Tobias Vanderhoop, the newly elected chairman of the Wampanoag Tribe of Gay Head (Aquinnah), is not completely slamming the door on a casino within miles of the picturesque cliffs of Aquinnah.
“We are interested in having a discussion and being fully informed about how we move forward,” Vanderhoop said Monday in answer to whether a Martha’s Vineyard casino is now off the table. “The will of our people is what guides us.”
Vanderhoop, a 39-year-old tribe member from Aquinnah, had been working part time in a fellow tribe member’s drywall company and part time as the tribe’s chief administrator for the tribal court before his victory Sunday over Cheryl Andrews-Maltais, 48, of Edgartown.
A graduate of the Harvard Kennedy School of Government, he trounced Andrews-Maltais 165-91 in an election decided by a little less than 20 percent of the tribe’s 1,300 members. He will take over in January.
Last week, Andrews-Maltais threw the fledgling Massachusetts casino industry a curveball when she released an opinion from the National Indian Gaming Commission that the Vineyard-based tribe has authority to open a casino on its island reservation of more than 400 acres.
That opinion is disputed by the town of Aquinnah and Gov. Deval Patrick’s administration, both of which say the tribe ceded those rights in a 1987 land settlement. Patrick has said he stands behind the state’s position, although he is having his chief legal counsel review the Aquinnah letter.
The opinion from the federal agency that controls Indian casinos says that the Indian Gaming Regulatory Act, which was passed the year after that settlement, supersedes the land agreement.
With that in hand, Andrews-Maltais went on the offensive last week, saying the tribe preferred to build a mainland casino, but short of that would open a Class II facility in an unfinished community center next to the tribe’s headquarters in Aquinnah. She spent much of the week leading up to the election away from the island at a national conference of tribal leaders that featured an appearance by President Obama.
Andrews-Maltais has not returned repeated phone calls and email messages from the Times seeking comment about the election. In a statement she sent to the Vineyard Gazette, she said she was “profoundly disappointed” in the outcome. —» I wish Tobias and our tribal community the best of luck in these very difficult and uncertain times,” she told the Gazette.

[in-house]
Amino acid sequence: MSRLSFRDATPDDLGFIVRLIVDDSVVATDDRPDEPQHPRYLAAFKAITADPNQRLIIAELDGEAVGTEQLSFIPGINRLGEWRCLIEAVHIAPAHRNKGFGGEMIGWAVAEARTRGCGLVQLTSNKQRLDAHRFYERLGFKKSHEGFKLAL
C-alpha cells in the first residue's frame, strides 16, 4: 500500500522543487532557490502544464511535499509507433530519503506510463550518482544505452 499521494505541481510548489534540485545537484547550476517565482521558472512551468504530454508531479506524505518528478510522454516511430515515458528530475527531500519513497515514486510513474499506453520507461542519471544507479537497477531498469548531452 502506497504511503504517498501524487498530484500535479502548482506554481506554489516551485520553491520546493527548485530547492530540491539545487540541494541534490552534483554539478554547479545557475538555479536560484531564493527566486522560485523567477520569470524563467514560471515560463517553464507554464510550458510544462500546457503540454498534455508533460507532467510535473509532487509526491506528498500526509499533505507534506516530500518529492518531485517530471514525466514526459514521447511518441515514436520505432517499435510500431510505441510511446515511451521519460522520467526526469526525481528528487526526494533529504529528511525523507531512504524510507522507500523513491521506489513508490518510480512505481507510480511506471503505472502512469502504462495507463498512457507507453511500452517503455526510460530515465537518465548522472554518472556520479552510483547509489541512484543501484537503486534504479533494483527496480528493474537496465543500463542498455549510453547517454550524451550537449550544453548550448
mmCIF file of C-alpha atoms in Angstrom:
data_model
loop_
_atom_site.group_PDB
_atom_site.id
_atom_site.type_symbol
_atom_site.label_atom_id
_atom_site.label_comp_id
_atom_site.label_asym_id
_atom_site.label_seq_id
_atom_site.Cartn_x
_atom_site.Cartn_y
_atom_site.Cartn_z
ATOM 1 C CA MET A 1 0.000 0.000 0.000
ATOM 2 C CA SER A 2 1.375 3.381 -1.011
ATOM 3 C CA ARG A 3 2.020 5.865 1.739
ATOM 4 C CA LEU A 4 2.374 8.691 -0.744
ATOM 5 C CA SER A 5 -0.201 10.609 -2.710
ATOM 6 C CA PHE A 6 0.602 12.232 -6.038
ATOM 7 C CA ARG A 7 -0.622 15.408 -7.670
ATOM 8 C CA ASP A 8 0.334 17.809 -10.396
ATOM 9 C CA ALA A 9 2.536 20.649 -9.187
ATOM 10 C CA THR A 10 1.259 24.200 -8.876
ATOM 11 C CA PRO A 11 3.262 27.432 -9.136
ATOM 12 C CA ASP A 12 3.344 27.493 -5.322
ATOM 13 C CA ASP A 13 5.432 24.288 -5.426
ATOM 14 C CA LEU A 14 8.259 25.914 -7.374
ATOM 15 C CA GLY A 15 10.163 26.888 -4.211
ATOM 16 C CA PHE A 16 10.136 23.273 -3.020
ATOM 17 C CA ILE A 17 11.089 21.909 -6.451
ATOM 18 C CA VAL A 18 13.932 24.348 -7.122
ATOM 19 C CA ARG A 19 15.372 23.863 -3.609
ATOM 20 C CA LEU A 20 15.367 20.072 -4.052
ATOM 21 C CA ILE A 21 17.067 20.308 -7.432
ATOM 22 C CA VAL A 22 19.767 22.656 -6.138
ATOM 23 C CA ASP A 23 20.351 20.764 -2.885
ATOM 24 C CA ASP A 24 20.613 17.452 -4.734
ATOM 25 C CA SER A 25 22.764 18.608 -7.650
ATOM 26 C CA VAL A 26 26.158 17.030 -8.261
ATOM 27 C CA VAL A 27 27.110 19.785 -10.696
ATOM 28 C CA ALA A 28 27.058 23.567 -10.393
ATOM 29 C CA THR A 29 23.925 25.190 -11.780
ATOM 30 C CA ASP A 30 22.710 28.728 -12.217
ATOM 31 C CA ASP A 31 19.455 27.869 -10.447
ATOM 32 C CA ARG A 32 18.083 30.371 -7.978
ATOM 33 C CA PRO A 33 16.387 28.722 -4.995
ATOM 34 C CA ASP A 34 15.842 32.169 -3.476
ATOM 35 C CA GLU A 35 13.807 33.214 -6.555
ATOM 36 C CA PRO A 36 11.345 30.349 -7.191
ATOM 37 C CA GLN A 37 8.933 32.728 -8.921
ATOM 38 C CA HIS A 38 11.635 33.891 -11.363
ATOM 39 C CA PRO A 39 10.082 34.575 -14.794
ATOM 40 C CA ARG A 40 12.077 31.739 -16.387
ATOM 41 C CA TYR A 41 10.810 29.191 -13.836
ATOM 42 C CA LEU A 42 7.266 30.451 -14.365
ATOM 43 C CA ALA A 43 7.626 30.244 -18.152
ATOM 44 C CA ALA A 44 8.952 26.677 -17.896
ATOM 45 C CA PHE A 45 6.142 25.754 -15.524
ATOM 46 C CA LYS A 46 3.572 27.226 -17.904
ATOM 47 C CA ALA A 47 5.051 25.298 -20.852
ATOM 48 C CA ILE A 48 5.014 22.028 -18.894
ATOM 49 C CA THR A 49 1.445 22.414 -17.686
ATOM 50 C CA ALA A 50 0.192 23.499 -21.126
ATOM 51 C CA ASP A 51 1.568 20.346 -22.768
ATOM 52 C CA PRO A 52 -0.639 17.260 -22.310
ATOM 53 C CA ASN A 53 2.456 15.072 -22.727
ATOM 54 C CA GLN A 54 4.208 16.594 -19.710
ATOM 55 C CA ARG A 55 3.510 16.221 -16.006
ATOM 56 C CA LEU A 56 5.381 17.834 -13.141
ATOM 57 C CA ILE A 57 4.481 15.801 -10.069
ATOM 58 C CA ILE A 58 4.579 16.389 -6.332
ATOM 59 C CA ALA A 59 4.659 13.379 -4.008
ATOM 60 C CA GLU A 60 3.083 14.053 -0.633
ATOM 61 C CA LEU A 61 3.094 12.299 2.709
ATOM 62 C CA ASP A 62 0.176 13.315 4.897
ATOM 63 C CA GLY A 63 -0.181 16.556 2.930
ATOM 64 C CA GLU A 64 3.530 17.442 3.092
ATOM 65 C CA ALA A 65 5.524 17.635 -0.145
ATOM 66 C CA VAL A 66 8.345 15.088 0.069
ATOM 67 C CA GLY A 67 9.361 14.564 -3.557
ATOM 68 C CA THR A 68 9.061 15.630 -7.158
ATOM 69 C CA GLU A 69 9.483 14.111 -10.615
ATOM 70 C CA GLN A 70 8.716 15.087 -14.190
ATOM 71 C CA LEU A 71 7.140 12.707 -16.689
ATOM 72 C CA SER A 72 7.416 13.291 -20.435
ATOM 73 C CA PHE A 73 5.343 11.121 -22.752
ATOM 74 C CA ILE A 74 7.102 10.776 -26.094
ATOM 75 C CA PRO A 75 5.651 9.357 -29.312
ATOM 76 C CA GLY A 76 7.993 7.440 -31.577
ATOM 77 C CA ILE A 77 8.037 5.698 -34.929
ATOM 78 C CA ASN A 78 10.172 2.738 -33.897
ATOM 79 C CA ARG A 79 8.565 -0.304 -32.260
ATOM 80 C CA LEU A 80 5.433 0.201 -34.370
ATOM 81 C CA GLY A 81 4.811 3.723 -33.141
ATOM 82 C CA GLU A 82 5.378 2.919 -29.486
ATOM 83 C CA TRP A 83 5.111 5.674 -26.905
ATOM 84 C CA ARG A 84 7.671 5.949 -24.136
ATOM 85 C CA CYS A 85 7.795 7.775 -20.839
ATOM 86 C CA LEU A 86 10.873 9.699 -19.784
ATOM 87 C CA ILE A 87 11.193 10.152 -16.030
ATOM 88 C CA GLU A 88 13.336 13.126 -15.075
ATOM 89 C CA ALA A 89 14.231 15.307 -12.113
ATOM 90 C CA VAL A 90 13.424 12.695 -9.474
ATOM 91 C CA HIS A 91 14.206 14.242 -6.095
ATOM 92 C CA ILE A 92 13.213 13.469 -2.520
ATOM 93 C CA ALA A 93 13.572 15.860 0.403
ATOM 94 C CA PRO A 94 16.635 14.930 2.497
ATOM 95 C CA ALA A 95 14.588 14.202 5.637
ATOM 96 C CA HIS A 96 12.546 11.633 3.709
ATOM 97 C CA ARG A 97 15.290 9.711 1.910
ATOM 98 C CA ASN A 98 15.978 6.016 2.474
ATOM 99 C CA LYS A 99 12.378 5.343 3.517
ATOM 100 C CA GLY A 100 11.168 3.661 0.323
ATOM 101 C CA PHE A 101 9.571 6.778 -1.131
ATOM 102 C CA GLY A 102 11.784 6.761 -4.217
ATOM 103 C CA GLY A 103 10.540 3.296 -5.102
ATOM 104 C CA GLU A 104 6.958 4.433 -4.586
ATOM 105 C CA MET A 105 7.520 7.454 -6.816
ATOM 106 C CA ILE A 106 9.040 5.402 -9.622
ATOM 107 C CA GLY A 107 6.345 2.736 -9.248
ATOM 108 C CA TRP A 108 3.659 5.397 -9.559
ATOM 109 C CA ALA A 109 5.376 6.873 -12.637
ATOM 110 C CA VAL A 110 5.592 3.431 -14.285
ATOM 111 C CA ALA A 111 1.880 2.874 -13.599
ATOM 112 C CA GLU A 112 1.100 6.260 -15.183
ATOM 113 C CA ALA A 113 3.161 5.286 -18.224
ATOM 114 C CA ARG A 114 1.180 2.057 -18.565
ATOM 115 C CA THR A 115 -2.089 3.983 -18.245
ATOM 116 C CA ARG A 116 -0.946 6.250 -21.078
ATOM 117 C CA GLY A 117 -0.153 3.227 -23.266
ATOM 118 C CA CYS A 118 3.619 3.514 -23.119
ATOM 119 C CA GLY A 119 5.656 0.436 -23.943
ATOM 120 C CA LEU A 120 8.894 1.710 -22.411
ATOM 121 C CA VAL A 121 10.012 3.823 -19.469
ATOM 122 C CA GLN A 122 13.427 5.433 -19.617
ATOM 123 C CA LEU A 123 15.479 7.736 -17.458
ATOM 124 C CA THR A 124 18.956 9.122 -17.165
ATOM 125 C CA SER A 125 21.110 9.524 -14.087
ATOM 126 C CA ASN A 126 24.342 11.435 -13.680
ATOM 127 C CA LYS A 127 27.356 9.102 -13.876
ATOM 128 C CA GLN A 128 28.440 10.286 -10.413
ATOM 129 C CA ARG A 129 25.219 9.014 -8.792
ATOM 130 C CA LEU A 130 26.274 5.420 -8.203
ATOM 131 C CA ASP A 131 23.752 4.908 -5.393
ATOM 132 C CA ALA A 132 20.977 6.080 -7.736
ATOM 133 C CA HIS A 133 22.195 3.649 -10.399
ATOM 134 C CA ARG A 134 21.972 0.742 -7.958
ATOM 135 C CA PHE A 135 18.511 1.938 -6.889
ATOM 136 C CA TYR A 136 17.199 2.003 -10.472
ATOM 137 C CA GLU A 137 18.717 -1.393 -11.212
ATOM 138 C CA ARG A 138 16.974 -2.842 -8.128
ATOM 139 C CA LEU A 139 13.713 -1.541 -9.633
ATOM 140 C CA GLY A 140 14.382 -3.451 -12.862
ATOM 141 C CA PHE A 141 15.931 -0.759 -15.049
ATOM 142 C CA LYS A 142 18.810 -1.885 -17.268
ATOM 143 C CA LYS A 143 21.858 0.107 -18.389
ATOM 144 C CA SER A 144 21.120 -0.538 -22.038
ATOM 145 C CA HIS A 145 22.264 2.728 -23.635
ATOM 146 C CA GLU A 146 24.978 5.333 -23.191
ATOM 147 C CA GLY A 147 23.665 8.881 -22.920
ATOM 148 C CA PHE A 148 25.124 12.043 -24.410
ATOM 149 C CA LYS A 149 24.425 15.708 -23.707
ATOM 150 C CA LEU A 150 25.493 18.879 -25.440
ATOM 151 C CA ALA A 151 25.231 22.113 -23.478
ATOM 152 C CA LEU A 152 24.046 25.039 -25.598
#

Donald Widdiss, who lost the tribe’s top job to Andrews-Maltais in 2007, said Sunday’s vote was a referendum on the island casino idea. “It was pretty simple. Tribe members are dissatisfied with what was happening,” he said. “They did something about it.”
Tribe history repeated itself a bit. In the weeks leading up to the 2007 election for chairman, Widdiss announced a partnership with the Seneca Nation of New York to build a mainland casino. That deal fizzled after Andrews-Maltais took over and as the state shifted its focus toward negotiating with the Mashpee Wampanoag Tribe.
“Our focus should be on the Vineyard without the idiocy of an island casino,” Widdiss said. “It makes no sense.”
An island casino has been looked at previously and would not provide the economic development the tribe needs, he said. The tribe would be better-suited looking at technology and tourism, he said.
In the process of pursuing an island casino, Andrews-Maltais has hurt the tribe’s relationships on Martha’s Vineyard, Widdiss said. It will be up to Vanderhoop to rebuild or, in some instances, establish relationships, he said.
Chief Ryan Malonson of the Aquinnah dodged questions about the bigger meaning behind Vanderhoop’s resounding victory.
“It’s just a change,” he said. “Change will always come. We’ll wait and see what happens.”
Vanderhoop told the Times last week that members of the tribe “don’t necessarily see this as something that works for them,” referring to plans to renovate a community center into a facility offering high-stakes bingo and so-called bingo slot machines.
“The folks living on the tribal land have concerns about the proximity (of a gambling hall) to the place where they live,” Vanderhoop said.
Vanderhoop has worked in various capacities for the tribe, including stints on the youth council and as tribal administrator.
“I’ve always had an attachment to our people. I always believed what I could for our tribe is give back,” he said. “I’ve dedicated myself to my community.”
Among those congratulating Vanderhoop on his Facebook page is Mashpee Wampanoag Tribe Chairman Cedric Cromwell.
In a return message, Vanderhoop said he looks forward to “being in touch” with the leader of the state’s other federally recognized tribe.
Vanderhoop said Monday he also looks forward to reaching out to the governor, though he said that will be worked out as part of the transition from Andrews-Maltais to his administration.
by George Brennan